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Saturday, August 7, 2010

Yellow Quinoa Dal + Teff Flatbread ("Roti") - Marcella

I love Indian food. Most of what you can get at restaurants is greasy or full of butter or cream, unfortunately. Not ALL Indian food is full of dairy - like other "ethnic" foods available in the U.S. what's available in the restaurants is what sells and American people love creamy and fatty food. These recipes are a little involved but make a lot of food.



Yellow Split Pea & Quinoa Dal (makes lots)

  • 1 tsp oil
  • 1 onion, diced
  • 1 Tbsp black mustard seeds
  • 2 Tbsp minced ginger (you can buy prepared in a jar)
  • 1 Tbsp ground cumin
  • 1 tsp turmeric
  • 1 Tbsp ground coriander
  • 1.5 cups yellow split peas
  • 3/4 cup uncooked quinoa
  • 2 carrots, chopped
  • 1 Tbsp raw sugar (optional)
  • 2 Tbsp lemon juice
  • 1 tsp salt, or to taste - it makes a whole lot, hence a lot of salt
  • cayenne (optional)
Heat up oil in a big soup pot and saute onion for a few minutes. Add mustard seeds, saute about 1 minute. Add other ingredients up to split peas and saute another minute.

Add split peas, quinoa, and 6 cups water to the pot and bring to a boil. Add carrots. Bring to a boil again, cover, and simmer for 45 minutes to an hour til the peas are soft, stirring about every 10 minutes.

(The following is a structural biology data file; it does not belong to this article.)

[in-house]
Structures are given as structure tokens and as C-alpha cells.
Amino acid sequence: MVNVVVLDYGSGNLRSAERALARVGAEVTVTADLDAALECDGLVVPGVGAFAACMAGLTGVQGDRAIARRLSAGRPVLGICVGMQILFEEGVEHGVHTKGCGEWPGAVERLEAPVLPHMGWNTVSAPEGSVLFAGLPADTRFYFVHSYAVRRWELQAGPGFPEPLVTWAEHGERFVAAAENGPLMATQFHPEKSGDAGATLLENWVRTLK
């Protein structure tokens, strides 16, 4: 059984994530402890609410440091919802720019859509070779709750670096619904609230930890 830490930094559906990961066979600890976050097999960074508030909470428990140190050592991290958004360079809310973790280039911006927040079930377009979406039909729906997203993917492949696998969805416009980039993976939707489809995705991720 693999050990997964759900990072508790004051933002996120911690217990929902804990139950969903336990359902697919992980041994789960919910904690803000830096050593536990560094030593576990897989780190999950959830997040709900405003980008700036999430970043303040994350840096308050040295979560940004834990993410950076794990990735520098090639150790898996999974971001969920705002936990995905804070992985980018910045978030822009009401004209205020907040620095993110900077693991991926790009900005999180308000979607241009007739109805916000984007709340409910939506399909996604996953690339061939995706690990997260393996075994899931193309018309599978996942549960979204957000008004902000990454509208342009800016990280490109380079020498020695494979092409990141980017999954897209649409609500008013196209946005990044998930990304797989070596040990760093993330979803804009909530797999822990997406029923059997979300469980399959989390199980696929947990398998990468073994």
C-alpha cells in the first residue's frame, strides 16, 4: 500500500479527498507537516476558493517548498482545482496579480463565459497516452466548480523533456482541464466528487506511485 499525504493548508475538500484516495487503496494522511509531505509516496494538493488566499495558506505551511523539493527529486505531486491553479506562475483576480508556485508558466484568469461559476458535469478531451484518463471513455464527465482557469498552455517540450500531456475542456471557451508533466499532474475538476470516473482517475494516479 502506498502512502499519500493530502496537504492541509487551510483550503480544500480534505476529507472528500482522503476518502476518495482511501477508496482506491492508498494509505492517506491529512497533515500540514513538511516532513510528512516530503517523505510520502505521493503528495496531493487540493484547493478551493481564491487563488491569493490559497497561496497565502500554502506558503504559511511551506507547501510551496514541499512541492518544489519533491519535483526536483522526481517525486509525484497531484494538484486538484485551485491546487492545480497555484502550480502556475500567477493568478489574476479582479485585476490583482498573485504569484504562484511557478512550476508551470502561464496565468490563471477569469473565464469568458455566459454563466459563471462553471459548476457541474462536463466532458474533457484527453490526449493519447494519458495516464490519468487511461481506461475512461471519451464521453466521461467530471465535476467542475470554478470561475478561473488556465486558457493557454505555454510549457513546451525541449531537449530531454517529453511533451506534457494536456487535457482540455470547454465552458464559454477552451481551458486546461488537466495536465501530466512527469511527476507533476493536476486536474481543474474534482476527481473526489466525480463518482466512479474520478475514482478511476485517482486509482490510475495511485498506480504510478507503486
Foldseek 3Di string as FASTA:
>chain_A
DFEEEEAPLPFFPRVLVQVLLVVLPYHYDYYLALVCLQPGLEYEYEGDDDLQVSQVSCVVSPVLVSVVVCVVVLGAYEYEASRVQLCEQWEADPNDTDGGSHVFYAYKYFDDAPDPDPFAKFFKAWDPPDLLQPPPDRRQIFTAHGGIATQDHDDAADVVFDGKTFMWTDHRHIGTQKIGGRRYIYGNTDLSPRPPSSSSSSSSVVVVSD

Season with the sugar, lemon juice, salt, and cayenne before serving. This makes about 6-8 big servings. We had ours with some spicy pickled vegetables (so so salty so we can only have a tablespoons' worth) and mango chutney from the Indian grocery, and the pretty healthy flatbread recipe below for scooping.

Skillet Flatbread
  • 1 cup teff flour usually in the "natural foods" baking section
  • 1/2 cup whole wheat pastry flour
  • 1/4 to 1/2 tsp salt
  • 1/4 tsp baking soda
  • 1 cup plain soy yogurt ( Silk makes a large container of this)
In a big bowl, mix the flours, salt, and baking soda. Whisk the yogurt and water separately, then add to dry mix. It should have a heavy cream consistency - add more water if necessary. Cover and let stand for 30 minutes.

Spray a nonstick skillet with some cooking oil spray and heat to high. I really like electric skillets for this - and for making the omelets in a previous post. They seem to heat more evenly and sticking isn't a problem. Anyway:

Use 1/2 cup measure to scoop up the batter and plop in the center, spreading it into about an 8 inch round by tilting and swirling the pan. Cover and reduce to med-low and cook 1-2 minutes. Uncover, flip, and cook the other side about 2 minutes. Repeat as necessary til fully cooked - it should be golden. You can keep them warm as you make the rest by putting them in a loose foil wrap in a warm oven.

To eat with dal or anything you like, tear into pieces and scoop up the food. They're delicious.

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1 Comments:

Anonymous Anonymous said...

WOW! I making that dal tomorrow!

August 8, 2010 at 7:04 AM  

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